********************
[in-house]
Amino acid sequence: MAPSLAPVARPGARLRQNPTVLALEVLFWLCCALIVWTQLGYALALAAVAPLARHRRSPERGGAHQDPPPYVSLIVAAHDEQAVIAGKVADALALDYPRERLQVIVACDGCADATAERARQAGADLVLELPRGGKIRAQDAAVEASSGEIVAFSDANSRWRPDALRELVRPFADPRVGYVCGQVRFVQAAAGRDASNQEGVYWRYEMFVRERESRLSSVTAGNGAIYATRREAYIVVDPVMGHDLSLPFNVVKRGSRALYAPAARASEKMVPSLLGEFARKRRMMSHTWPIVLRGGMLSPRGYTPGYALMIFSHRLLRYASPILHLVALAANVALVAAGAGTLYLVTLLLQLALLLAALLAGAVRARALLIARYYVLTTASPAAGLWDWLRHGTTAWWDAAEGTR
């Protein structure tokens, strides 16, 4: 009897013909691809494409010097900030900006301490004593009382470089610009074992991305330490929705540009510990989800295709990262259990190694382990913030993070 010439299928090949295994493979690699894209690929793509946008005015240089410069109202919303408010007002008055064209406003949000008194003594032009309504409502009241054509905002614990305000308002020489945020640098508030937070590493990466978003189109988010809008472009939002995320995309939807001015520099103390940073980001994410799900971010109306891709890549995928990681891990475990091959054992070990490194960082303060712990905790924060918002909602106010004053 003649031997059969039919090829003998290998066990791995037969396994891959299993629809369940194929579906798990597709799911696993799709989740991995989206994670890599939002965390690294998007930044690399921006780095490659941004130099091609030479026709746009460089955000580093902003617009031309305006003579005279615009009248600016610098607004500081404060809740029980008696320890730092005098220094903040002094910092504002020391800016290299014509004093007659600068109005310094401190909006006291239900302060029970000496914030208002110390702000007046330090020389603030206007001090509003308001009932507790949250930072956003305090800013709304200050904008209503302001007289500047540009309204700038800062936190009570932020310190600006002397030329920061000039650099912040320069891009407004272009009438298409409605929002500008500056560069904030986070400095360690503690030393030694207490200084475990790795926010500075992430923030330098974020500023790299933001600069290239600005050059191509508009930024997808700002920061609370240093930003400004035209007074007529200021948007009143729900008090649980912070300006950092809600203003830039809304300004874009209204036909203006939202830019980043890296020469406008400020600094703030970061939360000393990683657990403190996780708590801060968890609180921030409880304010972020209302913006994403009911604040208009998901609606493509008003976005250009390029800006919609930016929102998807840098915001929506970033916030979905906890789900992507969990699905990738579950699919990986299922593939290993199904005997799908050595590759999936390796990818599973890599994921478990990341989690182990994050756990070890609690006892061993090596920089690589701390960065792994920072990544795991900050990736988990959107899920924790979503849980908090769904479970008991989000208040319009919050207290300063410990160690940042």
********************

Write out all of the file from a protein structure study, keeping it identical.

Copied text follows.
[in-house]
Amino acid sequence: MAPSLAPVARPGARLRQNPTVLALEVLFWLCCALIVWTQLGYALALAAVAPLARHRRSPERGGAHQDPPPYVSLIVAAHDEQAVIAGKVADALALDYPRERLQVIVACDGCADATAERARQAGADLVLELPRGGKIRAQDAAVEASSGEIVAFSDANSRWRPDALRELVRPFADPRVGYVCGQVRFVQAAAGRDASNQEGVYWRYEMFVRERESRLSSVTAGNGAIYATRREAYIVVDPVMGHDLSLPFNVVKRGSRALYAPAARASEKMVPSLLGEFARKRRMMSHTWPIVLRGGMLSPRGYTPGYALMIFSHRLLRYASPILHLVALAANVALVAAGAGTLYLVTLLLQLALLLAALLAGAVRARALLIARYYVLTTASPAAGLWDWLRHGTTAWWDAAEGTR
């Protein structure tokens, strides 16, 4: 009897013909691809494409010097900030900006301490004593009382470089610009074992991305330490929705540009510990989800295709990262259990190694382990913030993070 010439299928090949295994493979690699894209690929793509946008005015240089410069109202919303408010007002008055064209406003949000008194003594032009309504409502009241054509905002614990305000308002020489945020640098508030937070590493990466978003189109988010809008472009939002995320995309939807001015520099103390940073980001994410799900971010109306891709890549995928990681891990475990091959054992070990490194960082303060712990905790924060918002909602106010004053 003649031997059969039919090829003998290998066990791995037969396994891959299993629809369940194929579906798990597709799911696993799709989740991995989206994670890599939002965390690294998007930044690399921006780095490659941004130099091609030479026709746009460089955000580093902003617009031309305006003579005279615009009248600016610098607004500081404060809740029980008696320890730092005098220094903040002094910092504002020391800016290299014509004093007659600068109005310094401190909006006291239900302060029970000496914030208002110390702000007046330090020389603030206007001090509003308001009932507790949250930072956003305090800013709304200050904008209503302001007289500047540009309204700038800062936190009570932020310190600006002397030329920061000039650099912040320069891009407004272009009438298409409605929002500008500056560069904030986070400095360690503690030393030694207490200084475990790795926010500075992430923030330098974020500023790299933001600069290239600005050059191509508009930024997808700002920061609370240093930003400004035209007074007529200021948007009143729900008090649980912070300006950092809600203003830039809304300004874009209204036909203006939202830019980043890296020469406008400020600094703030970061939360000393990683657990403190996780708590801060968890609180921030409880304010972020209302913006994403009911604040208009998901609606493509008003976005250009390029800006919609930016929102998807840098915001929506970033916030979905906890789900992507969990699905990738579950699919990986299922593939290993199904005997799908050595590759999936390796990818599973890599994921478990990341989690182990994050756990070890609690006892061993090596920089690589701390960065792994920072990544795991900050990736988990959107899920924790979503849980908090769904479970008991989000208040319009919050207290300063410990160690940042």